The project ended on 31st December 2020.
Public transport is not as flexible and accessible as private cars are in the Baltic Sea region. The project works towards increasing the attractiveness of public transport by improving offered services and introducing automated driverless electric minibuses, especially for the first and last mile of the journey. It proposes recommendations for environmentally friendly and smart automated public transport and guidelines on the organisational set-up.
Priority 3 - Sustainable transport, Environmentally friendly urban mobility. Project budget EUR 3.7 M€
The project’s automated electric shuttle bus pilots were executed as close to real life conditions as the legal framework in each country allowed in Norway, Poland, Finland, Estonia, Latvia and Denmark. The pilots were divided into three large scale (months) and three small scale (weeks) pilots. The large scale pilots were coordinated by the municipality of Kongsberg in Norway and the small scale pilots by the city of Gdańsk in Poland.
Robotbus pilot numbers by location, duration, number of passengers and kilometres driven:
- Kongsberg: 9 months, 2536 passengers, 3356 km
- Helsinki: 4 months, 3932 passengers, 2596 km
- Tallinn: 4 months, 3952 passengers, 4000 km
- Gdansk: 1 month, 3325 passengers, 632 km
- Zemgale (Jelgava): 2 weeks, 3817 passengers, 618 km
- Zemgale (Aizkraukle): 2 weeks, 1877 passengers, 432 km
In total this results as 19 months, 19 437 passengers and 11 634 driven kilometres.
Sohjoa Baltic publication series
Sohjoa Baltic's The Roadmap to Automated Electric Shuttles in Public Transport publication series provides collected key lessons learned during the project (2017-2020).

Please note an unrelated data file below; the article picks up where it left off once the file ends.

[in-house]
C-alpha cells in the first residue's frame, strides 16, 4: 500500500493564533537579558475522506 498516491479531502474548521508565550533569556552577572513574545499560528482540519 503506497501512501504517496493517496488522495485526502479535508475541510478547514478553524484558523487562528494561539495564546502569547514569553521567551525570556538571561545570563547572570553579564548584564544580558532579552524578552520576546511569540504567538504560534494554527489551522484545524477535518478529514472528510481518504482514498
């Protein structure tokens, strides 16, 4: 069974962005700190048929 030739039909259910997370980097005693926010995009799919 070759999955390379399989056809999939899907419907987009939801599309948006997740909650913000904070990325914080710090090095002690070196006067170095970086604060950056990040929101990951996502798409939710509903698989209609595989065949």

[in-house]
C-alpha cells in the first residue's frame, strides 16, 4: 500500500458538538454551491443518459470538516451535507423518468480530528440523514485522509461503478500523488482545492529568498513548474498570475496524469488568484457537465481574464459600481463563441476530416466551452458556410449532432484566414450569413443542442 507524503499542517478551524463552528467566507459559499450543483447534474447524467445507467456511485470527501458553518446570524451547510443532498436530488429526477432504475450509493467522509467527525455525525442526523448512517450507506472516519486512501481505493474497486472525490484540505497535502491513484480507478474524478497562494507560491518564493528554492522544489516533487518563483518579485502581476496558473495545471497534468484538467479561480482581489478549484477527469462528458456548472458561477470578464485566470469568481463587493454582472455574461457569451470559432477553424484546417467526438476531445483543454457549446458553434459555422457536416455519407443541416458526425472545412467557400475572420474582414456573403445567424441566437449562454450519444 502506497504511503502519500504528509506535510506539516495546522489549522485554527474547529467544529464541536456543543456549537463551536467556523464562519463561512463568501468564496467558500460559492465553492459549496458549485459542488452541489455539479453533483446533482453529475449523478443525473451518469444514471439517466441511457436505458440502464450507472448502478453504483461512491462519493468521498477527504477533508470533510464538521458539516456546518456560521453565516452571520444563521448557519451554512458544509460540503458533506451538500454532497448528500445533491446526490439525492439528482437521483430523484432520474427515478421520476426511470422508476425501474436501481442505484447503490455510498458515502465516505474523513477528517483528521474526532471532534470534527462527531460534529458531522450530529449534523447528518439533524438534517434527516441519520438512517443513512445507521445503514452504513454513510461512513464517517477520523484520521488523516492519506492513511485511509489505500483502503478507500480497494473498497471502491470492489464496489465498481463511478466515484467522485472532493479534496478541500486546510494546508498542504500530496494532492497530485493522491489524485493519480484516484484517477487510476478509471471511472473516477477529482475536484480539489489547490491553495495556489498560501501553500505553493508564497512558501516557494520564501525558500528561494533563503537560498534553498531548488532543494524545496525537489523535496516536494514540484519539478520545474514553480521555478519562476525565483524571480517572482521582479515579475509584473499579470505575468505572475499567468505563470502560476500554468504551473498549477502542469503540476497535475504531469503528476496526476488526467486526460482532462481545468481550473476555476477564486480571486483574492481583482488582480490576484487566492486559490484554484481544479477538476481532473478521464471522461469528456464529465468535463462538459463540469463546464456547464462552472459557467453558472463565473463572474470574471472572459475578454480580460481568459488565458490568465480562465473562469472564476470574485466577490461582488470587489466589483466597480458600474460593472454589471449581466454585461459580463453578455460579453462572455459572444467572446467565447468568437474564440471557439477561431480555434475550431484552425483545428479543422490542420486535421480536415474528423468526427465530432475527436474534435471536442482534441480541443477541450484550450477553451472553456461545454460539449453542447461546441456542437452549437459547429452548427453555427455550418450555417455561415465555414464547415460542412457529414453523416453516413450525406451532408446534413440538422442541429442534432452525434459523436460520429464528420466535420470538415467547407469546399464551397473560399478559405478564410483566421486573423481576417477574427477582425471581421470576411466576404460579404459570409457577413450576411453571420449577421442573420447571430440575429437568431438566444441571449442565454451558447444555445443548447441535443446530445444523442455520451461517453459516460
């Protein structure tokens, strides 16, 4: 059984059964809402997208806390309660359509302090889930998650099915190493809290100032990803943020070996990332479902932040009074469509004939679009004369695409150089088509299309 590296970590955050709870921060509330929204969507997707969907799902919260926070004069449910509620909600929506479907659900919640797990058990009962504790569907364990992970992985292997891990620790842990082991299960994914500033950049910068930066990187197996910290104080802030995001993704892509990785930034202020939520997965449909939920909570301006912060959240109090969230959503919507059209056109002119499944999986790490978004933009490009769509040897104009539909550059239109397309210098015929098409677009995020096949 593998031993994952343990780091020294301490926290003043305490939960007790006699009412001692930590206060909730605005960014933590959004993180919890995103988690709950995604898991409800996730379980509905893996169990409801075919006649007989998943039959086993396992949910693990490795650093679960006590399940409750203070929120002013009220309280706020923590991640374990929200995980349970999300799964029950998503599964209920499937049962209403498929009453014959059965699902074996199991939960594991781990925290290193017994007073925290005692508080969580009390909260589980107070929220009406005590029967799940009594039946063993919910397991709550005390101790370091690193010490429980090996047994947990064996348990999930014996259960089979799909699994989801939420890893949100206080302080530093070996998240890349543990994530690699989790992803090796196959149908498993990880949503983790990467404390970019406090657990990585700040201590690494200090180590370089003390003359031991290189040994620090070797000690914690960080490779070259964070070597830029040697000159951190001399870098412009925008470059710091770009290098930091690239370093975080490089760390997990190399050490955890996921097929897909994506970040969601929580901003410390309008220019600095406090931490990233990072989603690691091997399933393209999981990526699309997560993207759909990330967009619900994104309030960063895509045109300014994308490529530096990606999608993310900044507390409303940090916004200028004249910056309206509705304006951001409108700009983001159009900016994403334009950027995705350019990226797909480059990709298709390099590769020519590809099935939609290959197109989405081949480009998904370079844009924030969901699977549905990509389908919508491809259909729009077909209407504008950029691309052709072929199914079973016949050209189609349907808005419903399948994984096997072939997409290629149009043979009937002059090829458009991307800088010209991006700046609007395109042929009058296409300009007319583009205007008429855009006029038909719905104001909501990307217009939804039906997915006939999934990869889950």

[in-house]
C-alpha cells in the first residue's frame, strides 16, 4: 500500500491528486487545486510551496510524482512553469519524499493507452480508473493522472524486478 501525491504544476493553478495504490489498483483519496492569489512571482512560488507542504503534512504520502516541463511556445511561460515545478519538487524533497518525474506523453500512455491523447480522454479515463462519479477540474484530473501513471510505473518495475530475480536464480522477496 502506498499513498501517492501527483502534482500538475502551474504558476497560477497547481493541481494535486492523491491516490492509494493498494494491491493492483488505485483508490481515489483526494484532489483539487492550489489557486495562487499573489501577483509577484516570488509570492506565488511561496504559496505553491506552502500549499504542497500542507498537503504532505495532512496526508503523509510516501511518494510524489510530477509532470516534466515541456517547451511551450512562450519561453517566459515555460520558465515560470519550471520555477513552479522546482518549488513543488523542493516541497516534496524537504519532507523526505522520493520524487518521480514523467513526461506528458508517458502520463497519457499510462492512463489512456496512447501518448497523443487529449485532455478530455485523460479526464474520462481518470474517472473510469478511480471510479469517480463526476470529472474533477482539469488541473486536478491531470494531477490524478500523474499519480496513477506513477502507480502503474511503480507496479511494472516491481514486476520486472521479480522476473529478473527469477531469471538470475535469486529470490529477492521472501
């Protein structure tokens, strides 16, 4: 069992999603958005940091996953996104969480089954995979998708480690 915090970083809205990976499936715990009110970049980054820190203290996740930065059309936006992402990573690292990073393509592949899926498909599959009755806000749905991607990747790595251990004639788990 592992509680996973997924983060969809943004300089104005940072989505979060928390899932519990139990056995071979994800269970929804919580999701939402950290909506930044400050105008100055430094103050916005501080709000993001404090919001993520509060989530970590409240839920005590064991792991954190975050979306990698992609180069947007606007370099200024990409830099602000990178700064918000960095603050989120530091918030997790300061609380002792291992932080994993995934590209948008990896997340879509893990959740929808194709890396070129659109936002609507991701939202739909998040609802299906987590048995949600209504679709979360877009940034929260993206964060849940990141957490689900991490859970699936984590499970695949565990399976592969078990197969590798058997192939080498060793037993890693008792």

Each of five volume in this series has its own focal point:
- The Legal Framework (PDF), publisher: IKEM.de What is the current legal status of automated driving in different European countries of the Baltic Sea Region? Sohjoa Baltic presents the relevant legal information for implementation and provides policy recommendations for the future.
- Technology and safety requirements, publisher: Metropolia UAS What are the current relevant technological and safety challenges to be taken into consideration in the implementation of automated shuttle buses? Sohjoa Baltic provides information from Germany, Denmark, Poland, Norway, Finland, Sweden, Estonia, and Latvia.
- Starting Your Own Pilot (PDF), publisher: Metropolia UAS How to deploy an automated vehicle pilot in a city? Sohjoa Baltic provides a practical toolkit with recommendations based on the practical experiences from automated shuttle bus pilots in Norway, Poland, Finland, Estonia, Latvia and Denmark.
- Procurement Challenges, publisher: Metropolia UAS What are the barriers and enablers of autonomous vehicle procurement in public transportation? The experiences of Sohjoa Baltic’s automated shuttle bus pilots in Estonia, Denmark, Finland, Latvia, Norway and Poland describe the complexity.
- Sohjoa Baltic User experience and impact on public transport, publisher: Metropolia UAS How and why should cities prepare to implement automated public transport? What is the role of automated shuttle buses? Sohjoa Baltic provides views based on experiences from pilots in Norway, Poland, Finland and Estonia.
- Forum Virium Helsinki, a study by Janne Olin: Implementation of connected and automated vehicles into society, on Sohjoa Baltic website.
- A new work on weather-related issues in autonomous driving was accepted for publication: M. Bellone, A. Ismailogullari, J. Müür, O. Nissin, R. Sell, and R. M. Soe - "Autonomous driving in the real-world: The weather challenge in the Sohjoa Baltic project" Book Chapter - Towards Connected and Autonomous Vehicle Highway: Technical, Security and Ethical Challenges - in EAI/Springer Innovations in Communications and Computing Book series, 2020 (in press)